Two years later, Hench achieved exactly that. He created a material that in effect could form a ‘living bond’ with bone, and bioactive glass was born. Trademarked as Bioglass, it has been successfully used in medicine ever since to mend bones and accelerate bone growth.
Just add water
The major breakthrough as far as oral health is concerned came in 1996 when two dentists - Drs Len Litkowski and Gary Hack - whose main area of study was sensitive teeth, and researcher David Greenspan adapted the technology for oral care. Bioglass is a compound formed of calcium, sodium, silica and phosphorus. On their own, these elements are of little use in oral health. However, in the presence of saliva and water, a calcium phosphate layer forms and crystallises to form hydroxylapatite, which is similar both chemically and structurally to the minerals in teeth.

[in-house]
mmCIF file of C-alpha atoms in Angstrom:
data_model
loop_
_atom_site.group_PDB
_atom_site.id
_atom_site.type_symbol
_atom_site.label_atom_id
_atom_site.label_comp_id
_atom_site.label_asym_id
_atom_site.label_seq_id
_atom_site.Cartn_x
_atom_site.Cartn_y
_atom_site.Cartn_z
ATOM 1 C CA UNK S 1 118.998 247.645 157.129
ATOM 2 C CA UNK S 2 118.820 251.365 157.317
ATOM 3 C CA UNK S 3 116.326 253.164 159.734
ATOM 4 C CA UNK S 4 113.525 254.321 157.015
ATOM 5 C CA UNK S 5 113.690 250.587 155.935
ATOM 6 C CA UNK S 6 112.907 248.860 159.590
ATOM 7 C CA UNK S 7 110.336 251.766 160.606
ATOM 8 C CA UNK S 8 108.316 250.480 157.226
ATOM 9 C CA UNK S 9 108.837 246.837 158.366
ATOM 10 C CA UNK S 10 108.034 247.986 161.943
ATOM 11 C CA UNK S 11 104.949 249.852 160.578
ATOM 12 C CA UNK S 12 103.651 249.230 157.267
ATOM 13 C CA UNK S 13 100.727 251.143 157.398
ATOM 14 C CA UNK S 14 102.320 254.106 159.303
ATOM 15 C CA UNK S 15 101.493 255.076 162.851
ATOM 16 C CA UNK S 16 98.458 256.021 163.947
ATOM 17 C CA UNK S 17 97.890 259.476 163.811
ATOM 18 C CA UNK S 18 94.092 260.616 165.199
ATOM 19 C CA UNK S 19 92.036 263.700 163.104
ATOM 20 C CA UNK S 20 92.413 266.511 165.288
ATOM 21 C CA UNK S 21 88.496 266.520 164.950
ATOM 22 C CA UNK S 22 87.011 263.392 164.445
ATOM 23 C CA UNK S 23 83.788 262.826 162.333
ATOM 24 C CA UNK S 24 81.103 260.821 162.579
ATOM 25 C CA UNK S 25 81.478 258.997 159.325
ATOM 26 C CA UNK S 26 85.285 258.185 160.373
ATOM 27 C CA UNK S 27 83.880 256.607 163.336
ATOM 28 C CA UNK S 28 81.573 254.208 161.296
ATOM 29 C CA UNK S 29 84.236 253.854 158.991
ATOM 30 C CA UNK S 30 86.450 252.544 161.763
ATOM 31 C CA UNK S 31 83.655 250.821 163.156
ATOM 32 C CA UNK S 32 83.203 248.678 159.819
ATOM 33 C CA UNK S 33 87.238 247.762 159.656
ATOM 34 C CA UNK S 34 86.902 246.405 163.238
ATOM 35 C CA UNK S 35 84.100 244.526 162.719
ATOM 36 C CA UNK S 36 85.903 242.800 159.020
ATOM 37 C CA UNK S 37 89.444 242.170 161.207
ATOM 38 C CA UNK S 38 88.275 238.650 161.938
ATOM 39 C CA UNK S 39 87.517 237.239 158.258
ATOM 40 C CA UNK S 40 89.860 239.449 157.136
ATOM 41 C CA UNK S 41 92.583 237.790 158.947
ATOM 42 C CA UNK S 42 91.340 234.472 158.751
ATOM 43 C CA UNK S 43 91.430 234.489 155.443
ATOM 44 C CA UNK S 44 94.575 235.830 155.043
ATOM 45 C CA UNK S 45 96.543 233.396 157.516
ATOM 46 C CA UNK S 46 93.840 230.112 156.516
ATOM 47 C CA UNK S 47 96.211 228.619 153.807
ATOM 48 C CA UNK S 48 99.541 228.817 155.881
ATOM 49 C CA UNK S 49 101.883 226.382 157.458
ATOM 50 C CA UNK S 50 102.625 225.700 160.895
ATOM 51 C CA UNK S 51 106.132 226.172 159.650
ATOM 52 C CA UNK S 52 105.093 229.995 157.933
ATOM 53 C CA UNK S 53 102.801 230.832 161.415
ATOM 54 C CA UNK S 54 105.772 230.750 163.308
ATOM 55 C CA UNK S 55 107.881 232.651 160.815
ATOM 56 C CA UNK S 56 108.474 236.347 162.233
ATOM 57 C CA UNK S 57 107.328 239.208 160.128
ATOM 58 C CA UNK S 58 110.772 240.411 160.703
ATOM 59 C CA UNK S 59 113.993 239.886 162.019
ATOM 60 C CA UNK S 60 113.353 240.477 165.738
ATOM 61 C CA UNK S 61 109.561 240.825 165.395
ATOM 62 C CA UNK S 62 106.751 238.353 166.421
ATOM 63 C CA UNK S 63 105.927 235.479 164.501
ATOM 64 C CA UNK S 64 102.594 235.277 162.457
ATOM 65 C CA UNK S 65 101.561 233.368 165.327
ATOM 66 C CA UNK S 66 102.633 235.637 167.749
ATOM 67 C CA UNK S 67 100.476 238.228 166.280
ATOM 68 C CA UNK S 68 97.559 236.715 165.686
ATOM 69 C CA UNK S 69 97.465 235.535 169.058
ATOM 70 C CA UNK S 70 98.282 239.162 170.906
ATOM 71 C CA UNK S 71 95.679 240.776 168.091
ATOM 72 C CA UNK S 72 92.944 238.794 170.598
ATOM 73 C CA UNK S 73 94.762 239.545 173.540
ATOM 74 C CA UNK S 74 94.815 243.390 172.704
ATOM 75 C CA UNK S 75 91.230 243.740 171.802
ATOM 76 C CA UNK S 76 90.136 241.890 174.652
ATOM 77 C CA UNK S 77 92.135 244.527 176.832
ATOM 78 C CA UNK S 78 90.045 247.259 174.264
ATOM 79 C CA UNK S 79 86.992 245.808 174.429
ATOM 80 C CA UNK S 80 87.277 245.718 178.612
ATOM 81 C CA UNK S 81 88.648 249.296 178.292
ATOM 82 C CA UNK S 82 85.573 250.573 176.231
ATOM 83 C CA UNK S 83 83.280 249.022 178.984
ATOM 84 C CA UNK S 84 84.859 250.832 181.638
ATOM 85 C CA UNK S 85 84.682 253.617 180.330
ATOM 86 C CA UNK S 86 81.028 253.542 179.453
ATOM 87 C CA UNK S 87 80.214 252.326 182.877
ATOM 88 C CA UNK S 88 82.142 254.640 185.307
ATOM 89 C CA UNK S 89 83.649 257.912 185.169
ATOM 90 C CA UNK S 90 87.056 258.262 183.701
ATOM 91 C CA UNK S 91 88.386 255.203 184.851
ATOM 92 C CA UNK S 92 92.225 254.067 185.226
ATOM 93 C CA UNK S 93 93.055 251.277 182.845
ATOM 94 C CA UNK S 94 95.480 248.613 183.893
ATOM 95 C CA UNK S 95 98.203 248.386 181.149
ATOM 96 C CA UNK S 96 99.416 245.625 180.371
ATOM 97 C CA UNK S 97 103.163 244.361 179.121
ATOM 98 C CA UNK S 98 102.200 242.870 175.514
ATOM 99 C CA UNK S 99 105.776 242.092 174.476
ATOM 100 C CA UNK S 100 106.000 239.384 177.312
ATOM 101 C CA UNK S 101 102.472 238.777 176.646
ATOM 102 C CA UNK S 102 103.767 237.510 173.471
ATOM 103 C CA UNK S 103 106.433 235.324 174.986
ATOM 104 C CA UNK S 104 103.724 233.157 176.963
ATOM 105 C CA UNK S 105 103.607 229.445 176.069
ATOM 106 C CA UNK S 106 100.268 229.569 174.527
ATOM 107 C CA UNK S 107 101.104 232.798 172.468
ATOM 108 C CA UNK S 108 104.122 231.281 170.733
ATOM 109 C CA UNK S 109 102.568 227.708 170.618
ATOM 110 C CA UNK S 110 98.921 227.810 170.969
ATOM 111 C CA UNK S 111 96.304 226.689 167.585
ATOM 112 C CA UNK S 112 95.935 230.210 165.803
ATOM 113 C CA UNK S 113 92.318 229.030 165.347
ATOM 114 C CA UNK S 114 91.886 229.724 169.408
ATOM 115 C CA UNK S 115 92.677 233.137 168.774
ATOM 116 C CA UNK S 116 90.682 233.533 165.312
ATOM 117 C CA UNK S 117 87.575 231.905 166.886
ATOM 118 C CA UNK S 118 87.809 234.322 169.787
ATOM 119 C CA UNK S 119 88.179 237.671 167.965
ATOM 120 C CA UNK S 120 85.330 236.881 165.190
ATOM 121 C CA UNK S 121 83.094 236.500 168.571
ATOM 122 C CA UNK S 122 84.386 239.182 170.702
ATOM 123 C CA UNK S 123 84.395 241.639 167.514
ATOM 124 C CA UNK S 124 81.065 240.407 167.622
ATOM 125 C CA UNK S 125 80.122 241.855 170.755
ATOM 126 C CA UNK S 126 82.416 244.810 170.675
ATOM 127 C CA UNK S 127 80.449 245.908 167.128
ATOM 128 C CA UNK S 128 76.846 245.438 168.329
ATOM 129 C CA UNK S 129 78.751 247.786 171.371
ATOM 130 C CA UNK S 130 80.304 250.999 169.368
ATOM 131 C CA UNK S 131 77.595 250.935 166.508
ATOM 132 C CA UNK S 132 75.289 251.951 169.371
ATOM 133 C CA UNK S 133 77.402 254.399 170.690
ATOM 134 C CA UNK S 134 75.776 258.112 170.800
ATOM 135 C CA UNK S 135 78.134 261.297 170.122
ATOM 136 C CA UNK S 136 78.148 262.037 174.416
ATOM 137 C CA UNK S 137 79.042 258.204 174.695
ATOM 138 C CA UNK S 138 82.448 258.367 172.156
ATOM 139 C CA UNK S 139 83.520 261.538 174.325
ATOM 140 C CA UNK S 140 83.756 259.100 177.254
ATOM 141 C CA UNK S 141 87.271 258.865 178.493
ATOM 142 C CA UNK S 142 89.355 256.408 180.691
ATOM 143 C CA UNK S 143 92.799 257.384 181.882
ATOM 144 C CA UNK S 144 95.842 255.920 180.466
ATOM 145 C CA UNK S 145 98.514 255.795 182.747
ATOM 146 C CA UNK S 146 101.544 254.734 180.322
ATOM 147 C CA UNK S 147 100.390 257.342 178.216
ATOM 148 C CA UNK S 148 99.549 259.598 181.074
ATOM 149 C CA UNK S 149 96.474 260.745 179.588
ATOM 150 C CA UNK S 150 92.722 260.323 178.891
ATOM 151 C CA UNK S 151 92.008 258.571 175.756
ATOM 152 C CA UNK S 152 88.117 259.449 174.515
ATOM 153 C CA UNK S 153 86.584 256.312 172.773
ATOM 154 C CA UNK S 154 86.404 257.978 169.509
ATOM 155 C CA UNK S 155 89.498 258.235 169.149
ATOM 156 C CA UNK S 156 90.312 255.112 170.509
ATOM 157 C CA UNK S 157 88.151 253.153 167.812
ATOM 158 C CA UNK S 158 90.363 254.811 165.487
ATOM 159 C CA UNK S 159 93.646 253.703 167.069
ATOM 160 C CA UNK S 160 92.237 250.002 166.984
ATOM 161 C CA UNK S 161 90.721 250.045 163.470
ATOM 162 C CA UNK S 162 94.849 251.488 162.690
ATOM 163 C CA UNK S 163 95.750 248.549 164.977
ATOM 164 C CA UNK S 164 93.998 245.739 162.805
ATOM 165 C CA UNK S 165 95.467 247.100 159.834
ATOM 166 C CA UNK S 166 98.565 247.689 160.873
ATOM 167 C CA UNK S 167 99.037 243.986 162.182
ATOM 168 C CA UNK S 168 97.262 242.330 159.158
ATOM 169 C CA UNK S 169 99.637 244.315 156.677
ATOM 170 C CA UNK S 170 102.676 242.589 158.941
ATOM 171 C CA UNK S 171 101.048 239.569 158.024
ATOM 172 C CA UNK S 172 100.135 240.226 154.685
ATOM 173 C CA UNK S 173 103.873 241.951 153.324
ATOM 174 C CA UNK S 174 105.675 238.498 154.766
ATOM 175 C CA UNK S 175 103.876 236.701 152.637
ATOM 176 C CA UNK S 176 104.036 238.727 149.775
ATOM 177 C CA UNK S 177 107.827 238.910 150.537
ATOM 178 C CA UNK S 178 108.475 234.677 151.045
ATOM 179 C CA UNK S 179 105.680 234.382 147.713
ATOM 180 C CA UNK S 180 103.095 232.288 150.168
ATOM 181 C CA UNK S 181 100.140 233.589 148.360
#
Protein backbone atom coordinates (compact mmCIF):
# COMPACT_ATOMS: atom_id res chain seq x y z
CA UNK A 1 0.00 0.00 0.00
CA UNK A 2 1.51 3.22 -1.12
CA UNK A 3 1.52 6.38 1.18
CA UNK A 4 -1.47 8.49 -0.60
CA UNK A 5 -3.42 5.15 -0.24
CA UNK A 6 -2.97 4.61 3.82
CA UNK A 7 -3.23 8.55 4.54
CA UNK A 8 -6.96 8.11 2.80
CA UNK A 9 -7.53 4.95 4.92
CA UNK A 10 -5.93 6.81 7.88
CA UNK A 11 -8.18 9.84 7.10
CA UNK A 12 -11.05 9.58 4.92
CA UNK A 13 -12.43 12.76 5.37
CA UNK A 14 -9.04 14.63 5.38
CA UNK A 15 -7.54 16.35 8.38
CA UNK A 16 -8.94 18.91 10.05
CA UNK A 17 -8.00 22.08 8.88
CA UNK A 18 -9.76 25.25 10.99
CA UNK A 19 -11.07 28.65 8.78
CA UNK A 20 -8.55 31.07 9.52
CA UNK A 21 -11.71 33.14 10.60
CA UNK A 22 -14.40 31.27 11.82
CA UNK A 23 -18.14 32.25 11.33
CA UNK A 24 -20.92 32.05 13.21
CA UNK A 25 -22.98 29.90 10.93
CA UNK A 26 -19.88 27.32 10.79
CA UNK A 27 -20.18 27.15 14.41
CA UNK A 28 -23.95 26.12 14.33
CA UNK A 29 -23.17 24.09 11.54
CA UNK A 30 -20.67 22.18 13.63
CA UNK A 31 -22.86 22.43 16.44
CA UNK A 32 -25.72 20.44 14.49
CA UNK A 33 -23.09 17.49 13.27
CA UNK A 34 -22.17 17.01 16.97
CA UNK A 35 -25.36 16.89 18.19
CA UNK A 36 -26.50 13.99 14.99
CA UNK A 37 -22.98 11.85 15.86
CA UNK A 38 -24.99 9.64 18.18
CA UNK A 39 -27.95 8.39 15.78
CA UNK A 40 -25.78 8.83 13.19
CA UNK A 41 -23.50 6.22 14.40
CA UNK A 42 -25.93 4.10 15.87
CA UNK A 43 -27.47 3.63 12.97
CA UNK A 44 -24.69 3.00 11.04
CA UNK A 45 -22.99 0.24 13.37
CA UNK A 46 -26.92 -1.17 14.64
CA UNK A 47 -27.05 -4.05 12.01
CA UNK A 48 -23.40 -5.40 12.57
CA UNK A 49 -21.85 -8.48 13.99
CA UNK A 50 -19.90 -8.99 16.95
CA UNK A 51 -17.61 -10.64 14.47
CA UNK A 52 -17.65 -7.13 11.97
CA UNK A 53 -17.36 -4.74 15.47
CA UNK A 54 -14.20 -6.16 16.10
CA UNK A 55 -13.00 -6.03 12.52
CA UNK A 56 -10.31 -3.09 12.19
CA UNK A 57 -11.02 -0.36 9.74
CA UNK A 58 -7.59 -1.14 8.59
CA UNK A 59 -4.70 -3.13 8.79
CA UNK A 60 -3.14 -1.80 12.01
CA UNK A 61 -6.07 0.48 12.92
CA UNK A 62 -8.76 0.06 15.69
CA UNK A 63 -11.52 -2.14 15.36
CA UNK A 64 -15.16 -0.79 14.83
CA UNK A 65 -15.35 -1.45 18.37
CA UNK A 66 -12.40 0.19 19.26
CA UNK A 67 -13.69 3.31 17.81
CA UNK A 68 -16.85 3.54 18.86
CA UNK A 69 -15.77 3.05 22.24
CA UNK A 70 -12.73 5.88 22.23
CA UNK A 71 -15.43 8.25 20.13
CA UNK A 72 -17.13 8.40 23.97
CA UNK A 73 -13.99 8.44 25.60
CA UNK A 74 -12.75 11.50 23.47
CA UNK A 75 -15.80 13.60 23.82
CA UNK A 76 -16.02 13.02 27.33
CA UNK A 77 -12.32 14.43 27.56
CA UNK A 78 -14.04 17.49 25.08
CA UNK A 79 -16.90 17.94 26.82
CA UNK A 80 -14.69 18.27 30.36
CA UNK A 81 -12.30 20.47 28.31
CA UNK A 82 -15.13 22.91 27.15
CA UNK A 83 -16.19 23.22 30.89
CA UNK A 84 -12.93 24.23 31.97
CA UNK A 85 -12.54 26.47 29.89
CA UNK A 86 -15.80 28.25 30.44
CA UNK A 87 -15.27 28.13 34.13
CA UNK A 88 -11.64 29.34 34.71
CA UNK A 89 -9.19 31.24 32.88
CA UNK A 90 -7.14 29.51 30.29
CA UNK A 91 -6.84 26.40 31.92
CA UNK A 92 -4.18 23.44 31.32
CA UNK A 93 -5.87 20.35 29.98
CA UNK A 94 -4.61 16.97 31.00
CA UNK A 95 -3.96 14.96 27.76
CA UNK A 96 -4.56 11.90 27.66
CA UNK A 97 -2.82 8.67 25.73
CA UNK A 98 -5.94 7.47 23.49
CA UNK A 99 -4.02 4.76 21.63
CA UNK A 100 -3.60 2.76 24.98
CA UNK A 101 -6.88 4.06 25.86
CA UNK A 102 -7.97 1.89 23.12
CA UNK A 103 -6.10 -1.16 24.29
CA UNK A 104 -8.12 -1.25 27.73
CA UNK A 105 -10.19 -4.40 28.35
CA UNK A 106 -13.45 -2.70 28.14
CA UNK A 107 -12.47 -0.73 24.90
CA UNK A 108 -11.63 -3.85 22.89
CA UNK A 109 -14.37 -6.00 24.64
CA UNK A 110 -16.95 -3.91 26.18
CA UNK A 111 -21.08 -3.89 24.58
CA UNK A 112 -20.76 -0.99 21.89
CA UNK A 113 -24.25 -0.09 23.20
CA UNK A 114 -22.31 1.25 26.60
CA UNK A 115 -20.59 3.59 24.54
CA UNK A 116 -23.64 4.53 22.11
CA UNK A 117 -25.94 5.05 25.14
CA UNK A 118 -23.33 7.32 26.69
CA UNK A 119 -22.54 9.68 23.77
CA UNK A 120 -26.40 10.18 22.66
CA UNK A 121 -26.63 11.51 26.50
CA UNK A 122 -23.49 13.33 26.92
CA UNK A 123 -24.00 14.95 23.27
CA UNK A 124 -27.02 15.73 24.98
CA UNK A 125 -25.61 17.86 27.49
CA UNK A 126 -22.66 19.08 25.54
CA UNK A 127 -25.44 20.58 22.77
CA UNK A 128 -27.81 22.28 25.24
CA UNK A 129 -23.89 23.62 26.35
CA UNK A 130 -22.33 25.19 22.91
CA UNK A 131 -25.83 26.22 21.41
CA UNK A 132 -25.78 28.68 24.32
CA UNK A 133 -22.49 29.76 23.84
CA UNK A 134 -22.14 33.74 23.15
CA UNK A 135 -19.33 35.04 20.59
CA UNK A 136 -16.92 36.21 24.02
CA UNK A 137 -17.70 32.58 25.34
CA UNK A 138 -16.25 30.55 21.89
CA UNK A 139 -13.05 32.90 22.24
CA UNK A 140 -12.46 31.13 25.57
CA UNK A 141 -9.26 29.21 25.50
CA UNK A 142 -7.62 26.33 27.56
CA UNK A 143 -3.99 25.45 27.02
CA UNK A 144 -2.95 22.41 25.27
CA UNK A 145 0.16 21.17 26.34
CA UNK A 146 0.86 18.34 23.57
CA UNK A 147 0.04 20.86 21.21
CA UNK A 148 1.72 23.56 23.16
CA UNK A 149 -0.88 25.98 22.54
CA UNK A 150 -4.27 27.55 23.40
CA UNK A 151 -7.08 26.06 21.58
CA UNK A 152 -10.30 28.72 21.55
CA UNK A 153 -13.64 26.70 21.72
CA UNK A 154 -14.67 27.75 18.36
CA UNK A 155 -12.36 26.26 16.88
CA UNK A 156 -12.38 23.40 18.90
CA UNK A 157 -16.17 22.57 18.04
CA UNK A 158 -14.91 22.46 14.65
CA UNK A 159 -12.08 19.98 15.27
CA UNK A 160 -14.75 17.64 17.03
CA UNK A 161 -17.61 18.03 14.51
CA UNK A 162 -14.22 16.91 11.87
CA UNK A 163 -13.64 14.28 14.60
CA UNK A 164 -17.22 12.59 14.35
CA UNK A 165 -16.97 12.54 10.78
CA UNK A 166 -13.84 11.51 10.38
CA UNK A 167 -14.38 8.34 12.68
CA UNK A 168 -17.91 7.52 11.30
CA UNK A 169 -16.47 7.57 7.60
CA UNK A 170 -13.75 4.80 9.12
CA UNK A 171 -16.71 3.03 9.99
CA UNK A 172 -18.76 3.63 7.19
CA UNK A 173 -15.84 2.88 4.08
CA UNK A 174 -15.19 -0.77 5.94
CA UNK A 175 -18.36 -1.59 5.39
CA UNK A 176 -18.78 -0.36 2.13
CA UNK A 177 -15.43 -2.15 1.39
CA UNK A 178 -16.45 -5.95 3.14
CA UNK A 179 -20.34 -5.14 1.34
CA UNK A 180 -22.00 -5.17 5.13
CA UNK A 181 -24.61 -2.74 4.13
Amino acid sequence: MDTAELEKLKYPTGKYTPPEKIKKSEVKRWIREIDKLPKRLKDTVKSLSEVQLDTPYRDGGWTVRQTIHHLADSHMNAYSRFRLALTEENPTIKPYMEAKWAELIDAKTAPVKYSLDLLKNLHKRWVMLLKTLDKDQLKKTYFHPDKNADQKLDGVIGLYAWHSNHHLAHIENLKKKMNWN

Hack, Litkowski and Greenspan found that particles of this hydroxylapatite could fill the tiny holes in teeth that allowed sensations like sweet, hot or cold to reach nerves and cause pain. So from research into the bone regenerative properties of Bioglass, Litkowski and Greenspan, on teaming up with Hack, had struck upon a treatment for sensitive teeth, which they called NovaMin.
In 2011, after our Consumer Healthcare business acquired Hack, Litowski and Greenspan’s NovaMin company, we announced the launch of Sensodyne Repair and Protect, the first everyday fluoride based toothpaste containing NovaMin technology that can repair sensitive teeth. Used twice daily, it can form a protective layer and stop tooth sensitivity in just two weeks.